An intelligent and measured effort saw Alejandro Valverde use his ability to outfox the other three leading contenders – Chris Froome (Sky), Alberto Contador (Saxo Bank-Tinkoff Bank) and Joaquim Rodriguez (Katusha) – to snatch his second stage win on the line from Rodriguez and Contador. The trio took all the bonus seconds, as well as putting a valuable 15 seconds into Froome.
There was the day’s obligatory breakaway – Javier Ramirez (Andalucia), Cameron Meyer (Orica-GreenEDGE), Amael Moinard (BMC), Mickael Buffaz (Cofidis), Javier Aramendia (Caja Rural) [what again? – Ed] and Martijn Keizer (Vacansoleil-DCM) – which gained a maximum gap of just over nine minutes before slowly and surely being reeled in pretty much one by one as the group splintered. Meyer was the last to be caught 2km from the summit finish.
Valverde was the first of the famous four to attack 3km from the summit of the 7.2km Collada de la Gallina, with its 18 hairpins, despite the high tempo of the Sky-driven leading group. He quickly caught Ramirez who gave him a bit of a helping tow. Froome clawed his way back to Valverde, initially distancing Rodriguez who was paced back up by teammate and Vuelta a Burgos winner Dani Moreno. Froome then attacked but Contador stuck firmly to his wheel and refused to take a pull on the front. Froome decelerated, allowing the others to rejoin them and Moreno took over the pacing. It was attack and counter-attack all the way up the climb until Contador soloed off with just under 1km remaining. Valverde and Purito rested initially on Froome’s wheel before realising he was a spent force. Purito attacked only to be caught and outsprinted by Valverde. The pair flew past Contador in the final few metres of the stage to give Valverde his second stage win. All three picked up valuable seconds ahead of Froome, by far the best time-trialler of the quartet.
VeloVoices rider of the day
Alejandro Valverde put his sprinting and climbing skills to optimal use today to take his second stage win in the Vuelta and his team’s 28th of the season. He lit the touch-paper and attacked on the final climb of the day, then cannily waited for the right opportunity to use his turn of speed to deny Contador victory on the line. It was mature, intelligent racing not unlike his win on Monday’s stage three atop Arrate. As a consequence, he takes over the blue spotted King of the Mountains jersey and passes Purito’s combined jersey to Froome.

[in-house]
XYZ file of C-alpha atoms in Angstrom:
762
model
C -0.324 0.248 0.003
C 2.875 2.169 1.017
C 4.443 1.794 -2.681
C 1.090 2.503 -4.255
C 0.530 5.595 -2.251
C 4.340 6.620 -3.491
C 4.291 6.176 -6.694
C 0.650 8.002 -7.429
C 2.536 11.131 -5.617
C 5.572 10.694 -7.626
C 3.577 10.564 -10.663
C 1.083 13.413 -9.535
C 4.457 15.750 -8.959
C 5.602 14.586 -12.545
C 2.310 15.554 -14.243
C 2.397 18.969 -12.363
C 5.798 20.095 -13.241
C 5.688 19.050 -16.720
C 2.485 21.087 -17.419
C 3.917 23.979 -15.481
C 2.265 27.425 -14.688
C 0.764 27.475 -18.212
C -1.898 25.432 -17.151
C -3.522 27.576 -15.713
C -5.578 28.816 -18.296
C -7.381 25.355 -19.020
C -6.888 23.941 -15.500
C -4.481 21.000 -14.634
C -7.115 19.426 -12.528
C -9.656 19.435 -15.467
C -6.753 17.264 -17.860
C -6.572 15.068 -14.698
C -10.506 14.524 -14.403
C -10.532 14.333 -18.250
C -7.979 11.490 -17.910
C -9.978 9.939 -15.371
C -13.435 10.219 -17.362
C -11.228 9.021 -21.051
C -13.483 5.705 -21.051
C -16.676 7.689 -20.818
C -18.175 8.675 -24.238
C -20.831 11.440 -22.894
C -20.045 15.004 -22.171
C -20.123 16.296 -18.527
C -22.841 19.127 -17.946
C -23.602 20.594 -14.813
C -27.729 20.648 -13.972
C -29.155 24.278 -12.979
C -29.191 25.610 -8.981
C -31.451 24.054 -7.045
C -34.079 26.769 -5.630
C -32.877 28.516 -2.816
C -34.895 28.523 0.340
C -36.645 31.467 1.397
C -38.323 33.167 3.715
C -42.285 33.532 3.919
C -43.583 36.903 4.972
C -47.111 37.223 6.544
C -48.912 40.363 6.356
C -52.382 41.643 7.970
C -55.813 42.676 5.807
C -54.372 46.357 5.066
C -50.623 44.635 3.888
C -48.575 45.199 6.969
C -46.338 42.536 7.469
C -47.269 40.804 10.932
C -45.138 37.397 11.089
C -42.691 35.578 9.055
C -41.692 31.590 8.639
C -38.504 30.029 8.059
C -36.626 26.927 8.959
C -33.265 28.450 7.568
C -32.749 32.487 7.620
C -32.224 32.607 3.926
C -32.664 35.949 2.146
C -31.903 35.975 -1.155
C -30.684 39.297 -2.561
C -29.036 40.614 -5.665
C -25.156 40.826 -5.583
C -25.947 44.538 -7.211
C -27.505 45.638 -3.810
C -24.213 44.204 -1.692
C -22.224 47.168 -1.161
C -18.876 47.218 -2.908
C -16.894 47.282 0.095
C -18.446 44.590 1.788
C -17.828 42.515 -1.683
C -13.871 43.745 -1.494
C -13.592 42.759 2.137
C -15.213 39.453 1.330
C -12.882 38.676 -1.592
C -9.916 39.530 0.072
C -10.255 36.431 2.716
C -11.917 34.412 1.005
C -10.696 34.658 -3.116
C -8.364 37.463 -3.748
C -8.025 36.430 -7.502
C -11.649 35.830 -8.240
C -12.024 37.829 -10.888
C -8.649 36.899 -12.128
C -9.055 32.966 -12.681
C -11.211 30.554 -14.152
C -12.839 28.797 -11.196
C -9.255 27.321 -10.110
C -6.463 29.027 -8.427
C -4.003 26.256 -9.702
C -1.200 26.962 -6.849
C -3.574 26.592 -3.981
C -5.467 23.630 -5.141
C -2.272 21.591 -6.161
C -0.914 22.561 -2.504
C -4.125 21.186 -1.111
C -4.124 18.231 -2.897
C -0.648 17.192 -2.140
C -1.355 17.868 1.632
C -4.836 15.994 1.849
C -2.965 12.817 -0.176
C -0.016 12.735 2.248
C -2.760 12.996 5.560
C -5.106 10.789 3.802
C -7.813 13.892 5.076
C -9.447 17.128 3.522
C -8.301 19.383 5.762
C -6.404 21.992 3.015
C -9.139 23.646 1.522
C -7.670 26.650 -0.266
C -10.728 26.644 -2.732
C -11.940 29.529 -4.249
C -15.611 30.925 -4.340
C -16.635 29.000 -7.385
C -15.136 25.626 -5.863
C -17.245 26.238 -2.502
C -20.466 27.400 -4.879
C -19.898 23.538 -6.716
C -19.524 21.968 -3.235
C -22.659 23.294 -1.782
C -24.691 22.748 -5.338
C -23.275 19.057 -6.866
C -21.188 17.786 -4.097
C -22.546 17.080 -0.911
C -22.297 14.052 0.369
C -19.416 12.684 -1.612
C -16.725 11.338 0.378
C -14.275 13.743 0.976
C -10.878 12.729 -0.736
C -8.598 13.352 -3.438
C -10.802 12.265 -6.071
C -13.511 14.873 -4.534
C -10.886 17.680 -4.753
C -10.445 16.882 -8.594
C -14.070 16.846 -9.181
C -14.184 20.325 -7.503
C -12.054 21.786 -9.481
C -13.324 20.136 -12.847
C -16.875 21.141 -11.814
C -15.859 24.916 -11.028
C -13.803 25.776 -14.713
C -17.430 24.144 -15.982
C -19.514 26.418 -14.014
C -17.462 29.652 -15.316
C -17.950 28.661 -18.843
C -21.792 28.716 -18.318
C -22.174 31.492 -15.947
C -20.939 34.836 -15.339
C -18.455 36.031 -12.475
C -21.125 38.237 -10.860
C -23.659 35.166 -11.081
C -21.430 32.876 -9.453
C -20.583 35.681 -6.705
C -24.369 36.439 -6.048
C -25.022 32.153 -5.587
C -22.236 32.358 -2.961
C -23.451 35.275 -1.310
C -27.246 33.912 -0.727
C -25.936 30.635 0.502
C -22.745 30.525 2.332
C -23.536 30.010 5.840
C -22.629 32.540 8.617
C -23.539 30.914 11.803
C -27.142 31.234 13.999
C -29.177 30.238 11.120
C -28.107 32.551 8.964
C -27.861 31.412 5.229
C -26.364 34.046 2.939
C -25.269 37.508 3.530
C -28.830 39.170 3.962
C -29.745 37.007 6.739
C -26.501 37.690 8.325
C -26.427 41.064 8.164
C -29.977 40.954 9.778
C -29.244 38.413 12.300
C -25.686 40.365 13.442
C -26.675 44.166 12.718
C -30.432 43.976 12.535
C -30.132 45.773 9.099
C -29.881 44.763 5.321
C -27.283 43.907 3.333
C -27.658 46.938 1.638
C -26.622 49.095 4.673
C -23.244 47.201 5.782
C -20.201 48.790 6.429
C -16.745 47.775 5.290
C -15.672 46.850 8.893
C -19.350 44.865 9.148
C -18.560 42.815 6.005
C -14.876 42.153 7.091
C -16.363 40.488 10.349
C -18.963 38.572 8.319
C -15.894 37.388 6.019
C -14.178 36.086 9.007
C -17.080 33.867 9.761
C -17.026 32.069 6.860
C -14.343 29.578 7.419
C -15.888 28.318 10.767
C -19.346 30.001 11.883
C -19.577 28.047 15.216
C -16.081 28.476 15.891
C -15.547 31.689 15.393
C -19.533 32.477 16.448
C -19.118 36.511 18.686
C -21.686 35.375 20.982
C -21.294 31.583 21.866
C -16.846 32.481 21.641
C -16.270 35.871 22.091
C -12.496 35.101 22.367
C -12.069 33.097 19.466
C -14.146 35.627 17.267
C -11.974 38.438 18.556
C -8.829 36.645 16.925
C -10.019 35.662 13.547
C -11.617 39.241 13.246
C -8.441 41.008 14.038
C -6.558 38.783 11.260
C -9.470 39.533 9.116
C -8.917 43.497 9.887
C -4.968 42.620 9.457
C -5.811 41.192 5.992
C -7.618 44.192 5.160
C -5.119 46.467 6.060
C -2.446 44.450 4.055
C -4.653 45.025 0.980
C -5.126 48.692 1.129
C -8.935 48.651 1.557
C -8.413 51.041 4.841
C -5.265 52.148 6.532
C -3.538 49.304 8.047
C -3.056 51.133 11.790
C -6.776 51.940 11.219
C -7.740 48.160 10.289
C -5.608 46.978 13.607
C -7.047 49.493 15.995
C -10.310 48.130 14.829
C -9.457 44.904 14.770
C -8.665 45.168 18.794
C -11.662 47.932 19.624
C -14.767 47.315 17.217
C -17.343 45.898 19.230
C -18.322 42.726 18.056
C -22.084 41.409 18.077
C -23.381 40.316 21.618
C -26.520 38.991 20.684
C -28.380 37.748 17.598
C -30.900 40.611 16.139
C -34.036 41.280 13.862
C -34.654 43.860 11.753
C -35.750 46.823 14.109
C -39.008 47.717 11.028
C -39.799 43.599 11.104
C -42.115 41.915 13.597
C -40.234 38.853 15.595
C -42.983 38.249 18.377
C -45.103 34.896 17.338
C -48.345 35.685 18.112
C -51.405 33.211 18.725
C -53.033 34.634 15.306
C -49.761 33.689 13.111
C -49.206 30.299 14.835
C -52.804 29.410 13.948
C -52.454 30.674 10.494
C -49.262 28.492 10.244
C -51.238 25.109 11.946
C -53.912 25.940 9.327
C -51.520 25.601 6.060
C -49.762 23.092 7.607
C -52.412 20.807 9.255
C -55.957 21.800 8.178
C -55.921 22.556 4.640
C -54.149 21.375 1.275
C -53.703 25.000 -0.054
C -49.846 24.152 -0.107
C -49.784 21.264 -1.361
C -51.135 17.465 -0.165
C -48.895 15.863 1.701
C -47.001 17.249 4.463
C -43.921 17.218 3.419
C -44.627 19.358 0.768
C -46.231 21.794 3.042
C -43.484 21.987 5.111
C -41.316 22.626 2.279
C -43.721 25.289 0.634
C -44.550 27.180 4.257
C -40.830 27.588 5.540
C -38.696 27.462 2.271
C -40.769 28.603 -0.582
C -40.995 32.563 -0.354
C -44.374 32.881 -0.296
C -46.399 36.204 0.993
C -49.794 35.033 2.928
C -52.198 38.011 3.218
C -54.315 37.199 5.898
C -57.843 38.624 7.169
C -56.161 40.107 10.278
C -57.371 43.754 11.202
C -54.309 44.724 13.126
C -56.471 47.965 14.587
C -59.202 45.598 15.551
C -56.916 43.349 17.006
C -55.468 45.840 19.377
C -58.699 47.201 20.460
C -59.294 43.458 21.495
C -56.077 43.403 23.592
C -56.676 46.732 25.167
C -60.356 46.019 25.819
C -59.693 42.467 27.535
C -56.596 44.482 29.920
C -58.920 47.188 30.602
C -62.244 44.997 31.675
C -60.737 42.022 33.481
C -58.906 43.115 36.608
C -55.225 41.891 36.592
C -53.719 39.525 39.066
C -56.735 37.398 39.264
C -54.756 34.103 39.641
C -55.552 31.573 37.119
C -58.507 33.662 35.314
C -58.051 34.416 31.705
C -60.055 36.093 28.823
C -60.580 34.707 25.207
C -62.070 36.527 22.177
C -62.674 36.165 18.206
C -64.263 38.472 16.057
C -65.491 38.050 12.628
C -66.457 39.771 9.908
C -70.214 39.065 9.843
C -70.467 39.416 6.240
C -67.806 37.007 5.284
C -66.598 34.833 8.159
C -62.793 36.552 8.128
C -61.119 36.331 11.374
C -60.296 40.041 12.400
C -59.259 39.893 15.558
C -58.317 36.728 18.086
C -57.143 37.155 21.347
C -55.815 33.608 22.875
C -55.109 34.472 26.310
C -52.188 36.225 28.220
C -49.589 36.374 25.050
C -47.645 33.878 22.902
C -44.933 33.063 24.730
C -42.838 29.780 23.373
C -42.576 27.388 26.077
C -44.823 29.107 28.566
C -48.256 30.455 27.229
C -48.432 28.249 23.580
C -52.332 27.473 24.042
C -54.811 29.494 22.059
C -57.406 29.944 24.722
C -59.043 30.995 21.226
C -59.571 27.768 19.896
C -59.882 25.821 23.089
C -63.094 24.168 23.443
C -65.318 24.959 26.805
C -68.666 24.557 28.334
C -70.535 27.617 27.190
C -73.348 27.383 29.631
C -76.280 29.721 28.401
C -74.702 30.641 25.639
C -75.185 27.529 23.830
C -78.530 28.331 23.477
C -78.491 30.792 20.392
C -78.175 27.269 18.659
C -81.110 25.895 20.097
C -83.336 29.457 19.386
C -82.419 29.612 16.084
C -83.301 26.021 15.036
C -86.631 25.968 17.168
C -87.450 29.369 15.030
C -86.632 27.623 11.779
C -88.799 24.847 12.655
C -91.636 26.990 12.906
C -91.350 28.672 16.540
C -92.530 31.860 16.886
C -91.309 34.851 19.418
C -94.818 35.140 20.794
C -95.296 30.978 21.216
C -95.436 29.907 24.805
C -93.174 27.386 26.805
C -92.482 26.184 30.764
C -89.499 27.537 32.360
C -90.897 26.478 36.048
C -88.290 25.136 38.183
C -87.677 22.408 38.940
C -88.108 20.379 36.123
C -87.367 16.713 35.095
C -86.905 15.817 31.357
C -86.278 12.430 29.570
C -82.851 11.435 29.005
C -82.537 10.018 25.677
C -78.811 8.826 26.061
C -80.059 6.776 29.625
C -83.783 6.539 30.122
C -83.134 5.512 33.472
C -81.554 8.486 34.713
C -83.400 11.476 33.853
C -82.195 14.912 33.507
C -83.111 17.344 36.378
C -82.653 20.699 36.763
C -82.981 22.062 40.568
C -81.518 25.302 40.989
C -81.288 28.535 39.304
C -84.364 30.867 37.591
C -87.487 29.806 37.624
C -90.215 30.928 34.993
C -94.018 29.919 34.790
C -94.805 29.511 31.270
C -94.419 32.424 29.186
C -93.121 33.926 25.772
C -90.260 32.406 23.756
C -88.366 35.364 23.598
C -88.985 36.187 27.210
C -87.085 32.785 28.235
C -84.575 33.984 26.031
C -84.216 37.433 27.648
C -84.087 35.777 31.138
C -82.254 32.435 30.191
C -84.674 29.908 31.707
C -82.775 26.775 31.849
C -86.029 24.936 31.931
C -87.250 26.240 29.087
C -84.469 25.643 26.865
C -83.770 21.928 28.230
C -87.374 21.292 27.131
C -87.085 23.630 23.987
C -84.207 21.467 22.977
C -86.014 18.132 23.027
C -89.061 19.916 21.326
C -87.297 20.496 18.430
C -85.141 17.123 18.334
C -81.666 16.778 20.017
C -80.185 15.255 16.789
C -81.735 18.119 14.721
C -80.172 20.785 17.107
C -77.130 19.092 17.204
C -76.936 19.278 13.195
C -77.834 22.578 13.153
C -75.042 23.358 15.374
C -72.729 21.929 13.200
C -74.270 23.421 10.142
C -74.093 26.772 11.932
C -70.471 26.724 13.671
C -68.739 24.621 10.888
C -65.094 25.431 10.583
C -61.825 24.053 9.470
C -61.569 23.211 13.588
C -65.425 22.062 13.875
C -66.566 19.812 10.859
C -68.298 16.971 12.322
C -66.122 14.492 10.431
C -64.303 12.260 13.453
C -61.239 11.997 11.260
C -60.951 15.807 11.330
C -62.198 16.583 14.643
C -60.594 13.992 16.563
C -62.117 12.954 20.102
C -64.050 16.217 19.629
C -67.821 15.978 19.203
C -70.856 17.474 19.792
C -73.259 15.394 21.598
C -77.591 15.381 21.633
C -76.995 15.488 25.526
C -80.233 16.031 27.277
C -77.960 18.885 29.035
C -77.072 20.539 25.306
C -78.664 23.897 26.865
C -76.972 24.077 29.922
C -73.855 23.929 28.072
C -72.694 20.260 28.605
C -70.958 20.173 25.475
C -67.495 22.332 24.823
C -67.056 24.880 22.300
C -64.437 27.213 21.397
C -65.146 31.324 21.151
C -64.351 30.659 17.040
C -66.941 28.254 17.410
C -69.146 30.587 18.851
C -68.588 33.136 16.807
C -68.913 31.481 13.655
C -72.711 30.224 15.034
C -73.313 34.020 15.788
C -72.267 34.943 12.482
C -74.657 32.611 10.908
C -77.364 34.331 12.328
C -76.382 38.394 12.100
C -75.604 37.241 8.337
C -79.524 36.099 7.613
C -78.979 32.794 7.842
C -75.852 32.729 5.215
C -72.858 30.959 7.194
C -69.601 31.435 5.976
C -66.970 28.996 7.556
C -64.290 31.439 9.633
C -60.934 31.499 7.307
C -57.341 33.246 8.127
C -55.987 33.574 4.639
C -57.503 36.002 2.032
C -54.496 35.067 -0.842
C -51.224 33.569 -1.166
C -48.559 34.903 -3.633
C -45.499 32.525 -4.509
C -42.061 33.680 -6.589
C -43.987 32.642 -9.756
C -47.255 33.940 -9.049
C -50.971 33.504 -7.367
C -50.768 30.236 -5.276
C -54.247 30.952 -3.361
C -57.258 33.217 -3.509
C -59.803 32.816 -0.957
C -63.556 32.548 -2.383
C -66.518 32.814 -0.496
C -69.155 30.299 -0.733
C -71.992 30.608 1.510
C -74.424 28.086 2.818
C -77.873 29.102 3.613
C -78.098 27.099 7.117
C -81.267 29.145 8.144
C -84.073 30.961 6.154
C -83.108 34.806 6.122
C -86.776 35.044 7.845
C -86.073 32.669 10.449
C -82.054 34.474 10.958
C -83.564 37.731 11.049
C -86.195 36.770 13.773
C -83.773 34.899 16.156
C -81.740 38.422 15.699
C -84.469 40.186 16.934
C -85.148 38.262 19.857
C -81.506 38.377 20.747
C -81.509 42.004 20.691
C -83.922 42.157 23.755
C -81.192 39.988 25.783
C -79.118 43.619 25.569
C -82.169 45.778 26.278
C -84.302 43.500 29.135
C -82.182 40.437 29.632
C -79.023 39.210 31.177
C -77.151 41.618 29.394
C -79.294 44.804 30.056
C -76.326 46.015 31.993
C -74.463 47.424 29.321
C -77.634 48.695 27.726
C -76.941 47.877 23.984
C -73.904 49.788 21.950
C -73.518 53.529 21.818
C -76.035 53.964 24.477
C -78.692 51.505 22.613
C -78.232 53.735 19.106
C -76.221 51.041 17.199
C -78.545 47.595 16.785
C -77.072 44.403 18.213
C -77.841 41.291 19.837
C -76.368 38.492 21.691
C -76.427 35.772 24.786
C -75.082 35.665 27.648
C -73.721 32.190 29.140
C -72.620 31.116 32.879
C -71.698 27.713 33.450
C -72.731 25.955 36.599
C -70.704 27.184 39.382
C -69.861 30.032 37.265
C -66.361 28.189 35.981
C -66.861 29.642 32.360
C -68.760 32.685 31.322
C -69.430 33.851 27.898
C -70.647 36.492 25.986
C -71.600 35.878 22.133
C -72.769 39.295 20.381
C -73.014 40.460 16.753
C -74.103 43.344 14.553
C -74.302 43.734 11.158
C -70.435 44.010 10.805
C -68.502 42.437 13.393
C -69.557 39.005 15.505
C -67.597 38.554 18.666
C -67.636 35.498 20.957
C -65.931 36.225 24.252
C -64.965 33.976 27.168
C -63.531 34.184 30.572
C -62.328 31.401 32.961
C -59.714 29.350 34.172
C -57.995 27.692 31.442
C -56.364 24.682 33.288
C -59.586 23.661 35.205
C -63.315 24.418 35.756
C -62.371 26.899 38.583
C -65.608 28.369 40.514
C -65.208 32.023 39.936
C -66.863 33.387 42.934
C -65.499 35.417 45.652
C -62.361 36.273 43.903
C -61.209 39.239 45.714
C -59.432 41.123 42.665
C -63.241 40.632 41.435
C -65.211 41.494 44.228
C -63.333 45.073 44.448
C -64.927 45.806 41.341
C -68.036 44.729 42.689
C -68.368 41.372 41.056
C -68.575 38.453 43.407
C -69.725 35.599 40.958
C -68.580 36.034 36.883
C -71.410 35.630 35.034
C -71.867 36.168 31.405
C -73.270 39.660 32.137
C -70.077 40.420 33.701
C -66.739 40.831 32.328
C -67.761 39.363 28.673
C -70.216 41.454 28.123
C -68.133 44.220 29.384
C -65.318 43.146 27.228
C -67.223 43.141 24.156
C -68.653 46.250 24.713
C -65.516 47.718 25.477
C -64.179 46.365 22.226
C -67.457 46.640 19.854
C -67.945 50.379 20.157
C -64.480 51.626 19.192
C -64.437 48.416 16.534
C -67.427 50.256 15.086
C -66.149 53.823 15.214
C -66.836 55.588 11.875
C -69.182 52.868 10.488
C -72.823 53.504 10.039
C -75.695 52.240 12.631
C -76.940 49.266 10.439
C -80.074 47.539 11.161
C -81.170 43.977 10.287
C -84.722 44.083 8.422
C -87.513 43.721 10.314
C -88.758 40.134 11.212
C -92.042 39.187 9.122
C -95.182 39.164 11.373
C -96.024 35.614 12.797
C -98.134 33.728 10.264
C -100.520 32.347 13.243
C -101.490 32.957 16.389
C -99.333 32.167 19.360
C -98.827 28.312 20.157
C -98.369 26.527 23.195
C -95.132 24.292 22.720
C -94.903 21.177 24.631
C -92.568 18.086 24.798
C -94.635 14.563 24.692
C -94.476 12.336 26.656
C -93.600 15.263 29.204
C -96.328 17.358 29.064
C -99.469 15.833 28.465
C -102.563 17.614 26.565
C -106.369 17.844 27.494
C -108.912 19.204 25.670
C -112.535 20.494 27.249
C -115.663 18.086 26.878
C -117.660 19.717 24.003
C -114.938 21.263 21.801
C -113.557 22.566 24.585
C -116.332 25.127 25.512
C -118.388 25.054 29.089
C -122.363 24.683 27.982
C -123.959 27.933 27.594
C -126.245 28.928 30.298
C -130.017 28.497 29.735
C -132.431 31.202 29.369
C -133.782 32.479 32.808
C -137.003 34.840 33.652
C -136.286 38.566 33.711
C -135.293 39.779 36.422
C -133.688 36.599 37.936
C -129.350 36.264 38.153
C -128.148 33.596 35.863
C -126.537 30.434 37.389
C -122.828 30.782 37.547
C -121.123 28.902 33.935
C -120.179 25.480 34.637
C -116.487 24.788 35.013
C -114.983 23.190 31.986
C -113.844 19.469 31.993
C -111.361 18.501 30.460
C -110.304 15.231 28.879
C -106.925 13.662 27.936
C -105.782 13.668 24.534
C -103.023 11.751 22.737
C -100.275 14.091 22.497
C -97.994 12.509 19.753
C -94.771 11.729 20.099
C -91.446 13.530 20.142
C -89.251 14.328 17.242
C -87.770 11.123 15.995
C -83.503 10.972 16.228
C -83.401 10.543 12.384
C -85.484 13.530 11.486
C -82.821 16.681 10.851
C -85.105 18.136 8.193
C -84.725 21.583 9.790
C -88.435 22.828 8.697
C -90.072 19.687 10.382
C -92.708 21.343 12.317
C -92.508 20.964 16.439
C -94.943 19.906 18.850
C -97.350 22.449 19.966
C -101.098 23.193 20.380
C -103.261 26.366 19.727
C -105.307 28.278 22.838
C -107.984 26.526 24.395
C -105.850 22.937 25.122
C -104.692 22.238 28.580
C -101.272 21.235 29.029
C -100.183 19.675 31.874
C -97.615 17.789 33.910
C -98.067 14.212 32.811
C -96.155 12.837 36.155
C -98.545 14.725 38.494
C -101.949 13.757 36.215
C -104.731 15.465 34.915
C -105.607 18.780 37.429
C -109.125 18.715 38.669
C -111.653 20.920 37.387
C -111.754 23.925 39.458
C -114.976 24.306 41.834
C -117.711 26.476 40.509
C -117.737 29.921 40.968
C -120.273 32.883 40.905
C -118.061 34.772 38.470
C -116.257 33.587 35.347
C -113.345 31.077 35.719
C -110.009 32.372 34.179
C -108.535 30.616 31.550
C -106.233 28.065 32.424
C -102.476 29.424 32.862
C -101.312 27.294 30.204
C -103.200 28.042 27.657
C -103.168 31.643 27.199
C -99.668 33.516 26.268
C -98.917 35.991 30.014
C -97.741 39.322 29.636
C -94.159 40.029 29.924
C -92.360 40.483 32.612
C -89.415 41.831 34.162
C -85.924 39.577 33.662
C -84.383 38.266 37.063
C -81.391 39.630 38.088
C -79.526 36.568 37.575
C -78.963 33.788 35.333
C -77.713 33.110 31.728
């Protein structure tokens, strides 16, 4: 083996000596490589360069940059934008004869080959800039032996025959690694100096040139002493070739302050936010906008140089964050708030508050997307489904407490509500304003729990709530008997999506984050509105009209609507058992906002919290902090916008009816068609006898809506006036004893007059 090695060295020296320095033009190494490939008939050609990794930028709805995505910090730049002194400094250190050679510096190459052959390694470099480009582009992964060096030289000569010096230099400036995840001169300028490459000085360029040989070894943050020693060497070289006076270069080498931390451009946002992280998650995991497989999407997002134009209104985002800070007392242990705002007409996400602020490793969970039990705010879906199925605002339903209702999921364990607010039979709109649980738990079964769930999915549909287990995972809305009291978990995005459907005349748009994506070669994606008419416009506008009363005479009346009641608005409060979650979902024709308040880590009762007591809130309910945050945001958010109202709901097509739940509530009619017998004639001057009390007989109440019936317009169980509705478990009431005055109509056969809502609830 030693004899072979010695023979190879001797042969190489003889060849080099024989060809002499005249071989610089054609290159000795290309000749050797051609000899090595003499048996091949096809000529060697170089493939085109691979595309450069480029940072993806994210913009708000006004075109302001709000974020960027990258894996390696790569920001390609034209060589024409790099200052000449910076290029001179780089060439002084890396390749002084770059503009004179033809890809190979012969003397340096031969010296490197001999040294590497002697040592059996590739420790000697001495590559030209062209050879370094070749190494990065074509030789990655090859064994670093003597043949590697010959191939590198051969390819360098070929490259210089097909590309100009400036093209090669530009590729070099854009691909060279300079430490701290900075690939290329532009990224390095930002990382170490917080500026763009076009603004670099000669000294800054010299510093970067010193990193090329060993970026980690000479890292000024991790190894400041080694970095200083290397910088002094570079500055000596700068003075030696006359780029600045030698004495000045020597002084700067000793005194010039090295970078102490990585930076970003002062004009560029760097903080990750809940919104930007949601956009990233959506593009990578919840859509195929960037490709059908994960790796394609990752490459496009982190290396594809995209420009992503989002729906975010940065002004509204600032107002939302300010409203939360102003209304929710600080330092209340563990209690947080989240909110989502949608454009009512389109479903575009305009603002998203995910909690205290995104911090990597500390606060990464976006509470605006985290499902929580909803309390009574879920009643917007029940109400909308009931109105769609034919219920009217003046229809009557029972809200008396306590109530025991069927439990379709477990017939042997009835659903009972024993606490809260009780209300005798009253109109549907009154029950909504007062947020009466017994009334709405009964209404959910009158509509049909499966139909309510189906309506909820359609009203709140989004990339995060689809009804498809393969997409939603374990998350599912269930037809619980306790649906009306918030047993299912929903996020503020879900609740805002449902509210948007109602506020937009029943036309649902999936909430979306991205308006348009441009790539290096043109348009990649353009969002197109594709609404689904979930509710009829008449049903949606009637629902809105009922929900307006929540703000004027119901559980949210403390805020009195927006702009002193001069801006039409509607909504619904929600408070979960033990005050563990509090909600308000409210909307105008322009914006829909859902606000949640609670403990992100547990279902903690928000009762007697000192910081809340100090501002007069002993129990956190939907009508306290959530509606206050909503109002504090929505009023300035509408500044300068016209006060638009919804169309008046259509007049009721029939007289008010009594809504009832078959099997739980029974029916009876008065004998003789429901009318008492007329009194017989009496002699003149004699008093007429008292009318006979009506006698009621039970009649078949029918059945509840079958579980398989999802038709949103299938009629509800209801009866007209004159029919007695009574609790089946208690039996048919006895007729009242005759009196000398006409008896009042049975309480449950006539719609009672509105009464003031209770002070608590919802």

At the end of the stage Valverde who, unlike Contador, had not done a reconnaissance of the climb, demonstrated that he understood his rivals’ strengths and weaknesses:
It has been very hard, especially the speed I needed to escape from Sky who set a very fast pace in the last 40km and were very strong at the start of the final climb. I felt good and so I launched the first attack, also with the intention of taking time out of my rivals behind. Then there were many attacks, until Contador attacked. I knew Purito knew the climb very well [he lives in Andorra – Ed] and knew we could not go so fast for such a long time, so I stuck to his wheel and when he attacked I jumped. I knew I had to get first to the last corner so I could stay the course.
Clearly, we will try to fight for the overall as far as we can, but the opponents are very tough and I do not know how far they will endure.
Thanks to the high average speed, we only had television coverage for the last 29km. Nonetheless, it was gripping stuff. It’s the first time the Collada de la Gallina’s been used in the Vuelta. Given that it’s a wide road in excellent condition and its 18 hairpin bends afford plenty of viewing opportunities, I would expect it to be used again in the Vuelta and maybe even in the Tour de France which often dips a toe into Andorra.
Only the mountains jersey changed hands today. While there was no change in the overall positions of the main quartet, the three Spaniards clawed back time on Froome who, for the first time, displayed vulnerability on the climbs. It may be that the Spanish teams, having observed the way that Sky bossed the peloton in the Tour de France, have decided that an ‘all for one and one for all’ approach might be their best method of attack to ensure that a Spaniard once more sits atop the podium. But frankly with two more hard weeks of racing, particularly those challenges in the third week, it’s too soon to tell whether or not Froome’s going to be sunk by the Spanish armada.
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